Miracles of Light

We can never be sure what is or is not a misfortune until it all plays out

Our power went out during a major wind storm  at 1:20 am Sunday morning, and was off until the Little Entrance of the Nativity Liturgy.  After exactly 33 hours (like the 33 years of Our Lord’s ministry on earth), the lights came back on during the Little Entrance, while the monastic choir was singing the words, “…has shone upon the world the light…”.

Bishop Theodosy of Seattle, one of two vicar bishops under Archbishop Kyrill, came to the monastery on the 8th of January, to celebrate a Hierarchical Liturgy with our monastic brotherhood. Once again, the power went out, leaving us to serve in a darkened church. Just as I was thinking we’d likely be without power for another lengthy period, the lights came back on, just as our bishop was saying the Epiclesis (the calling down of the Holy Spirit upon the gifts of bread and wine, to make them the Body and Blood of Christ). Given the moment this happened, this miracle seemed even more powerful than the Nativity Liturgy’s miracle of the light.

A priest friend, upon hearing of the first miracle, suggested there are perhaps two great lessons there – first that we can never be sure what is or is not a misfortune until it all plays out. So the loss of power, at first an inconvenience, turned out to be a blessing. And secondly, our lives are full of “coincidences” that simply beg to be interpreted as “messages from God” if only we are willing to see them that way.

With love in Christ,
Abbot Tryphon

Wednesday January 9, 2019 / December 27, 2018
33rd Week after Pentecost. Tone seven.
Sviatki. Fast-free
Holy Protomartyr and Archdeacon Stephen (34).
Venerable Theodore Graptus (“the Branded”) of Palestine and Bithynia, confessor (840), brother of St. Theophanes the Confessor and Hymnographer (850).
New Hieromartyrs Tikhon, archbishop of Voronezh and with him 160 martyred priests (1919).
Virgin-Martyr Antonina (1937).
St. Theodore, archbishop of Constantinople (686).
Uncovering of Relics (1514) of Venerable Pherapont of Mozhaisk, Luzhetsk.
Venerable Luke, monk, of Tryglia.
St. Maximus, bishop of Alexandria (282).
St. Maurice and the Theban Legion. (Candidus, Innocent, Exuperius and 6,600 others) (302).

The Scripture Readings

1 Peter 4:1-11

Christ’s Example to Be Followed

4 Therefore, since Christ suffered for us in the flesh, arm yourselves also with the same mind, for he who has suffered in the flesh has ceased from sin, 2 that he no longer should live the rest of his time in the flesh for the lusts of men, but for the will of God. 3 For we have spent enough of our past lifetime in doing the will of the Gentiles—when we walked in lewdness, lusts, drunkenness, revelries, drinking parties, and abominable idolatries. 4 In regard to these, they think it strange that you do not run with them in the same flood of dissipation, speaking evil of you. 5 They will give an account to Him who is ready to judge the living and the dead. 6 For this reason the gospel was preached also to those who are dead, that they might be judged according to men in the flesh, but live according to God in the spirit.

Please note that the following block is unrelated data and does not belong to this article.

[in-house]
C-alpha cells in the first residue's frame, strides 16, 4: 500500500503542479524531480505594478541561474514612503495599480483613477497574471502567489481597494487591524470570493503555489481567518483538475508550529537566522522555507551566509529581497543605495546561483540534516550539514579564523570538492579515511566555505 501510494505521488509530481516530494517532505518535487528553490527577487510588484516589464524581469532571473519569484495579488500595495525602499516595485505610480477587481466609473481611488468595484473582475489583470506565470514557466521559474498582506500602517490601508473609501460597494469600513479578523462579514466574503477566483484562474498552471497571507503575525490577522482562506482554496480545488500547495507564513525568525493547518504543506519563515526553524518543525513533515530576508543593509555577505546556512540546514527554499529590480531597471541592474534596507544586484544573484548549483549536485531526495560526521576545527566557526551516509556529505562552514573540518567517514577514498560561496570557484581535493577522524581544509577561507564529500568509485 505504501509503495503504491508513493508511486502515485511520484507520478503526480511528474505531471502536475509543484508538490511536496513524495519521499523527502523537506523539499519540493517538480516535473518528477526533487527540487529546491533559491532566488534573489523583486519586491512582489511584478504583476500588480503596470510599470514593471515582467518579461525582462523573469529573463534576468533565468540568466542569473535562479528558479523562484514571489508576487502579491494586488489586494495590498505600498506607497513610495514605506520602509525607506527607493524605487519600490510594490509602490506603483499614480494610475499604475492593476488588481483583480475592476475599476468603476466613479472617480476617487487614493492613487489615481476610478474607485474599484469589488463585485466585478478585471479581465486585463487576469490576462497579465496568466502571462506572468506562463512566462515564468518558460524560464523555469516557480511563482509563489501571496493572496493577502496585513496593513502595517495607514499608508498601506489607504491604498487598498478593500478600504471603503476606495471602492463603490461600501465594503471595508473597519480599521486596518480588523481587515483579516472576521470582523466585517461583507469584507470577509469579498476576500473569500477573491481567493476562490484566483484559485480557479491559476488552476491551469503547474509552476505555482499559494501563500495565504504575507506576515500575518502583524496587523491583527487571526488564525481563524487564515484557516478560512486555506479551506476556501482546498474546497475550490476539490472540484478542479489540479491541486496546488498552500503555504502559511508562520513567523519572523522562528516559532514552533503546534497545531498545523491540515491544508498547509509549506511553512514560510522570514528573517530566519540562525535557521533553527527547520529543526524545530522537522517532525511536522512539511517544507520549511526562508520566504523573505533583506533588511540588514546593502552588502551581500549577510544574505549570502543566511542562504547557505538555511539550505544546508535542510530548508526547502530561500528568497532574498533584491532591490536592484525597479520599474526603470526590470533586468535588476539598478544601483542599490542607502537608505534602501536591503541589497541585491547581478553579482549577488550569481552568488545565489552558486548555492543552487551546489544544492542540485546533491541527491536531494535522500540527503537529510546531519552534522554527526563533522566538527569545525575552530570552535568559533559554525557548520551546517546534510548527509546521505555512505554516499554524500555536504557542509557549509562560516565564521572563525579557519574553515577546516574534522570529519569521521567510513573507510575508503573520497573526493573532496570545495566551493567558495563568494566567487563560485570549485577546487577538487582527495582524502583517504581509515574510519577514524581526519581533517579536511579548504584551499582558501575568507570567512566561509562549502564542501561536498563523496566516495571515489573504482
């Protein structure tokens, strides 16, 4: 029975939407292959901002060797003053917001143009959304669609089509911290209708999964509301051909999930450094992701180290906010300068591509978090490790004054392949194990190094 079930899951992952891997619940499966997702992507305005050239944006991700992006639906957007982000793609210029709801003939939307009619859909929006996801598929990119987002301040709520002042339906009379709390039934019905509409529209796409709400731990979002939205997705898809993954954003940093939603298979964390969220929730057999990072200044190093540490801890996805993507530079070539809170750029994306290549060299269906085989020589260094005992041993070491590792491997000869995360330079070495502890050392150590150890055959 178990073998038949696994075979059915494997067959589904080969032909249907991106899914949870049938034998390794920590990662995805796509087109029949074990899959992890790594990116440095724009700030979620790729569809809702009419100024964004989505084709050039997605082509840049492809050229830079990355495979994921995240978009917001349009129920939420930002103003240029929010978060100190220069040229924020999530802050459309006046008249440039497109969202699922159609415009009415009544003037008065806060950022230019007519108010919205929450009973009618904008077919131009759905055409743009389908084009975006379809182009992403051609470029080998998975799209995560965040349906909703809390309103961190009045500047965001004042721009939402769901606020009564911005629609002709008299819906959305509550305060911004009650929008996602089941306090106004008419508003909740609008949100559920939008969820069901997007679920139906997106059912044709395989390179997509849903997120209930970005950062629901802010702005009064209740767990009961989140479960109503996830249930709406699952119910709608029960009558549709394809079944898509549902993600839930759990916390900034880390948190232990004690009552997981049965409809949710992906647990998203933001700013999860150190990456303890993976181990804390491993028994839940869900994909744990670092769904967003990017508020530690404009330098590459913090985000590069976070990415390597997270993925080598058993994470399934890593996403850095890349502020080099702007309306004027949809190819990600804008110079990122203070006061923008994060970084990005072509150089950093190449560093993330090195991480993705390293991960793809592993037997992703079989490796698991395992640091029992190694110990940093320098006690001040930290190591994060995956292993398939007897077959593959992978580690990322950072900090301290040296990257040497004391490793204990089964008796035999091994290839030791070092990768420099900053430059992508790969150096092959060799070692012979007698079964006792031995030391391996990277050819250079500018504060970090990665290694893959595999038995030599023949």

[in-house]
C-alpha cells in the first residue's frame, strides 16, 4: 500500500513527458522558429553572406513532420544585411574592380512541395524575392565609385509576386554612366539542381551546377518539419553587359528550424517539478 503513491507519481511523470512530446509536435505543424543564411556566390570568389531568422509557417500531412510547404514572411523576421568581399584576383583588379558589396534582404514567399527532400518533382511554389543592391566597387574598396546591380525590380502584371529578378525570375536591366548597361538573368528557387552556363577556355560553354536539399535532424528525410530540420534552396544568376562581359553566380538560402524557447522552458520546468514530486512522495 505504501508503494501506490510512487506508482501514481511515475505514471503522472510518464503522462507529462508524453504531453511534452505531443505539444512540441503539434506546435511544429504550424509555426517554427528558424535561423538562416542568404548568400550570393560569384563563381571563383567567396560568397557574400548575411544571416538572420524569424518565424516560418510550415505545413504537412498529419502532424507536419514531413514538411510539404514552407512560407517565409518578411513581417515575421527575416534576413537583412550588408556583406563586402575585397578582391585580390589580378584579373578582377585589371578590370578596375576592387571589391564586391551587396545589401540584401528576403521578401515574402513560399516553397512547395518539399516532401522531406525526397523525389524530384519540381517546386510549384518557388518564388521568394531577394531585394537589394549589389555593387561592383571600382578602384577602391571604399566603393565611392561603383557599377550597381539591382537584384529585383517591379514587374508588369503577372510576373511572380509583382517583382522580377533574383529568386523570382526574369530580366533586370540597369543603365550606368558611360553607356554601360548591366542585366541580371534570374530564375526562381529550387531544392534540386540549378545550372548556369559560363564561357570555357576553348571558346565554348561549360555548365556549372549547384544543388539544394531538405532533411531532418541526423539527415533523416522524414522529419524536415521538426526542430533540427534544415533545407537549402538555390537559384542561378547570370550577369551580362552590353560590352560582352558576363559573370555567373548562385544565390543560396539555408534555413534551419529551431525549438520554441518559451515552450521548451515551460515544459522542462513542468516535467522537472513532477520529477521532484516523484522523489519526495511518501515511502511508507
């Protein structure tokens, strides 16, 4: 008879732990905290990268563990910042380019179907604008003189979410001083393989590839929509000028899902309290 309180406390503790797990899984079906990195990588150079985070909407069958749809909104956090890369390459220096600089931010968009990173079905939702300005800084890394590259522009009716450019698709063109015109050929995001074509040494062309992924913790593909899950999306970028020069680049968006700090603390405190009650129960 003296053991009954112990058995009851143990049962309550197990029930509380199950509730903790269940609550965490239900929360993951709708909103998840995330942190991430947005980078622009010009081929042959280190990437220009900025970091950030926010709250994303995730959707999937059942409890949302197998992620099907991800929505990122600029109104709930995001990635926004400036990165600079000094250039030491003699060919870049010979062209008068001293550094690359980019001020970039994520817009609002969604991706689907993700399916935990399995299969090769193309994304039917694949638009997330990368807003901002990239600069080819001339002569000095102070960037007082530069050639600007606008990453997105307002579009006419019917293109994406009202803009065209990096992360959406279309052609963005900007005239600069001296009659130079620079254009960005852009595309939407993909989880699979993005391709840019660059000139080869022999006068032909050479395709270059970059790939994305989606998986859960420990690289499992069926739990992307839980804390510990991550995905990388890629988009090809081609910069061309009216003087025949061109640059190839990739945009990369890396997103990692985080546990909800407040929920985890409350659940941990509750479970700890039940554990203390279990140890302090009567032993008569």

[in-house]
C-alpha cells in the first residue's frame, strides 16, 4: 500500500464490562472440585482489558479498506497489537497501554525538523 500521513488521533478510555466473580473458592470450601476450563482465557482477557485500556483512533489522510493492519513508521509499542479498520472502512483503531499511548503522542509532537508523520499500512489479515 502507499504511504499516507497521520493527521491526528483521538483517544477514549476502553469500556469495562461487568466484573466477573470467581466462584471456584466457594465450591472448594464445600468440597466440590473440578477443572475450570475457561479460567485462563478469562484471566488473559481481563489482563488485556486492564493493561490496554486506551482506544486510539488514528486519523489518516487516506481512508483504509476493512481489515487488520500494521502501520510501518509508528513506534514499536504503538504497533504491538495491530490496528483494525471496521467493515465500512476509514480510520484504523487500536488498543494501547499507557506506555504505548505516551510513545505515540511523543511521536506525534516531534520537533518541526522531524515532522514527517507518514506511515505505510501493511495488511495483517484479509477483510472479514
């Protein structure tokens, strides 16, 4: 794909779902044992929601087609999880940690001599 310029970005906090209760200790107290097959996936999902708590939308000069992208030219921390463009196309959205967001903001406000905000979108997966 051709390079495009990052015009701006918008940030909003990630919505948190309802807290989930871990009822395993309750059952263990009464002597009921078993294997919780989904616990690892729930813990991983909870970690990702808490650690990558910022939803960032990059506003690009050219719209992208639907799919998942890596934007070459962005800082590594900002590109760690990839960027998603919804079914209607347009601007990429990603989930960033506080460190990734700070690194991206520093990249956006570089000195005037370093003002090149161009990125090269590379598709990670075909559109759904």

Serving for God’s Glory

7 But the end of all things is at hand; therefore be serious and watchful in your prayers. 8 And above all things have fervent love for one another, for “love will cover a multitude of sins.” 9 Be hospitable to one another without grumbling. 10 As each one has received a gift, minister it to one another, as good stewards of the manifold grace of God. 11 If anyone speaks, let him speak as the oracles of God. If anyone ministers, let him do it as with the ability which God supplies, that in all things God may be glorified through Jesus Christ, to whom belong the glory and the dominion forever and ever. Amen.

Mark 11:23-26

23 For assuredly, I say to you, whoever says to this mountain, ‘Be removed and be cast into the sea,’ and does not doubt in his heart, but believes that those things he says will be done, he will have whatever he says. 24 Therefore I say to you, whatever things you ask when you pray, believe that you receive them, and you will have them.

Forgiveness and Prayer

25 “And whenever you stand praying, if you have anything against anyone, forgive him, that your Father in heaven may also forgive you your trespasses. 26 But if you do not forgive, neither will your Father in heaven forgive your trespasses.”

 

Abbot Tryphon

About Abbot Tryphon

The Very. Rev. Abbot Tryphon All-Merciful Saviour Monastery on Vashon Island, Washington. The Monastery is under the omophore of The Most Rev. Archbishop Kyrill of San Francisco and Western America, of the Russian Orthodox Church Outside of Russia. Situated in the heart of a beautiful forest, surrounded by the Salish Sea, the monastery is reached by ferry from either Seattle, or Tacoma, Washington.

5 comments:

  1. Christ is born!

    Thank you for sharing these miracles with us, Father. And thank you for your commitment to sharing your words and wisdom with us each day. It means so much to me and my wife.

    Glory to God.

  2. I was there for both of those miracles of light and each time brought a smile to my face and warmed the heart.

  3. For some strange reason (humility?), Abbot Tryphon has omitted a key detail of the first miracle. I’m relatively new to the Church, and yet somewhat clueless about details of the Liturgy, so maybe others who were there with me would do a better job of telling this, but it should be noted: At the Little Entrance, the Abbot of course pauses to kiss the icons mounted on each side of the entrance to the alter. At the Nativity service, at the very, very, very, exact instant Abbot Tryphon kissed the icon of Christ the power poured into the temple, and the twelve lights representing the Apostles, hung upon a giant, cast iron candelabra, were lit.

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